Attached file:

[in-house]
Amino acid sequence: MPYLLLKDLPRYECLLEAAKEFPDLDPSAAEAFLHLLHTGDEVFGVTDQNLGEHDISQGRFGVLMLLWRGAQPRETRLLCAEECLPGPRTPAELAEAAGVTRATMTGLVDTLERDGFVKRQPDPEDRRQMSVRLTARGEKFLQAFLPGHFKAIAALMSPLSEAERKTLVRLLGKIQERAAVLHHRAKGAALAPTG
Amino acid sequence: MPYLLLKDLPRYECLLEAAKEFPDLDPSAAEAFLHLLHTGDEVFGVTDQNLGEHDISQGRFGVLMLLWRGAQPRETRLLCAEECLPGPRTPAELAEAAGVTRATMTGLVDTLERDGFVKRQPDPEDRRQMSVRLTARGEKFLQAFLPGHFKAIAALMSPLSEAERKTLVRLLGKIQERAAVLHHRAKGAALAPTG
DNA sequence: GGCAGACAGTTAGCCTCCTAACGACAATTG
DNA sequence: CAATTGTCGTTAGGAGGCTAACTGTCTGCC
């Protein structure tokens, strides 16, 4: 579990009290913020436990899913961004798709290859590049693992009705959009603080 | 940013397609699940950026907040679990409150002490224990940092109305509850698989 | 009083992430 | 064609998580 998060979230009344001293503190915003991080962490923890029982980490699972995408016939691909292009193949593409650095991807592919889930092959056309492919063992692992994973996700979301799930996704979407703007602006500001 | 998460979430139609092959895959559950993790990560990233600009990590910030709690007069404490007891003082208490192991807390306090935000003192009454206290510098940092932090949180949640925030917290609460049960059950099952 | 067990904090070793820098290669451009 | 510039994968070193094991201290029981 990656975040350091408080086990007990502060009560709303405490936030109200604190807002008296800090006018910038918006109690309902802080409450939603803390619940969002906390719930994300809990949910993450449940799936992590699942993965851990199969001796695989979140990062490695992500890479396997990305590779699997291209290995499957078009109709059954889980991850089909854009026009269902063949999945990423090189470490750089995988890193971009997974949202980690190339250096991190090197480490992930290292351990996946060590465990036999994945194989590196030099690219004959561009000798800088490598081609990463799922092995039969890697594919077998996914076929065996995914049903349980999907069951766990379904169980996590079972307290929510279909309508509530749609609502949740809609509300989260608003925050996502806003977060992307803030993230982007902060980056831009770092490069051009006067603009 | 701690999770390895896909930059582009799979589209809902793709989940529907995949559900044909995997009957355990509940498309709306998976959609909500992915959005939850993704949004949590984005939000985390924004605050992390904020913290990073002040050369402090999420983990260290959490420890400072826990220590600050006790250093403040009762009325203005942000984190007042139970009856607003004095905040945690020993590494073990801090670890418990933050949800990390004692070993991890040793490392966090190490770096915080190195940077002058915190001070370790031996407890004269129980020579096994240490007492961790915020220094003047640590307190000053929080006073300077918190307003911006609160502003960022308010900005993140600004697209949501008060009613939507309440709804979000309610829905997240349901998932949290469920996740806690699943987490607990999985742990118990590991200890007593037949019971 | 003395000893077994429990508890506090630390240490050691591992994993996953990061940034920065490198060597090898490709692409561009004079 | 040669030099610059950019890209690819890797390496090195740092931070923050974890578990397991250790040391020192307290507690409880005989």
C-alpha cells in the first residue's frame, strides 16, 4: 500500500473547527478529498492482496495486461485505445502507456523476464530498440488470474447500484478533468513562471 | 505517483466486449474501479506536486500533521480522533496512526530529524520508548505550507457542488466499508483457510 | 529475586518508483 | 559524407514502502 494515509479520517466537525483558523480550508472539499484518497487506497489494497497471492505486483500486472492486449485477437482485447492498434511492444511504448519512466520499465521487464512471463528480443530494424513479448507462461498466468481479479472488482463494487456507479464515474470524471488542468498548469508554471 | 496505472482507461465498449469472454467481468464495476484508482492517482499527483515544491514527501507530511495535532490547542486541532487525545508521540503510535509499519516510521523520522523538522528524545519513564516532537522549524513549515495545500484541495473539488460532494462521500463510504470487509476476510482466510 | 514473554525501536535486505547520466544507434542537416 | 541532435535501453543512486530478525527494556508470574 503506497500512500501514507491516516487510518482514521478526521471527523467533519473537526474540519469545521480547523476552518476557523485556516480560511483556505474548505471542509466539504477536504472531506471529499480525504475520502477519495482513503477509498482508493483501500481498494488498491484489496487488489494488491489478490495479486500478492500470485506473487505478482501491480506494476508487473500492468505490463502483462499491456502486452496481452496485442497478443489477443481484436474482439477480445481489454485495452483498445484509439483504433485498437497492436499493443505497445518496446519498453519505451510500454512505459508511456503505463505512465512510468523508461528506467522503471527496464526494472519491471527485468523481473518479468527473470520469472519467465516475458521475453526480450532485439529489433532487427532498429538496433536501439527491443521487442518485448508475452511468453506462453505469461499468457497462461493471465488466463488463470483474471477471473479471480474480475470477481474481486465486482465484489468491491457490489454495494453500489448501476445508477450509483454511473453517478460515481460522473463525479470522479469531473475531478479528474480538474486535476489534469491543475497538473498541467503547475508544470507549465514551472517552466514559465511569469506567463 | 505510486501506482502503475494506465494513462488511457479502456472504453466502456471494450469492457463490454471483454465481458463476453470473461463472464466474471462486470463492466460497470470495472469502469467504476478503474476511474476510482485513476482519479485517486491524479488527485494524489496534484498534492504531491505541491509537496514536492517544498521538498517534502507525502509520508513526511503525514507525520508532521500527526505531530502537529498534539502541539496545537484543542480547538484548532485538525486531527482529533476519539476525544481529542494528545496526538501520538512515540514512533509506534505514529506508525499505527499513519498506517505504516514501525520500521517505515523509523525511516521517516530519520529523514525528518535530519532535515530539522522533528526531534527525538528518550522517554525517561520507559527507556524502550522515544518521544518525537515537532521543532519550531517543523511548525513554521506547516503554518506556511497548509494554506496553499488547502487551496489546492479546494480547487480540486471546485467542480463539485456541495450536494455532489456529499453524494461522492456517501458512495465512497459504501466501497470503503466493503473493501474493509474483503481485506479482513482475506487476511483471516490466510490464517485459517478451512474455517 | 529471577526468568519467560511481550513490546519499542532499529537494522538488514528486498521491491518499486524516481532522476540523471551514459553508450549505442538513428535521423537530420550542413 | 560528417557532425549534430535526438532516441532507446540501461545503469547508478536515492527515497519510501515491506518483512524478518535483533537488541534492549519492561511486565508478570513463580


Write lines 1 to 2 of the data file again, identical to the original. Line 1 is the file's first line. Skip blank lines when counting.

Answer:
[in-house]
Amino acid sequence: MPYLLLKDLPRYECLLEAAKEFPDLDPSAAEAFLHLLHTGDEVFGVTDQNLGEHDISQGRFGVLMLLWRGAQPRETRLLCAEECLPGPRTPAELAEAAGVTRATMTGLVDTLERDGFVKRQPDPEDRRQMSVRLTARGEKFLQAFLPGHFKAIAALMSPLSEAERKTLVRLLGKIQERAAVLHHRAKGAALAPTG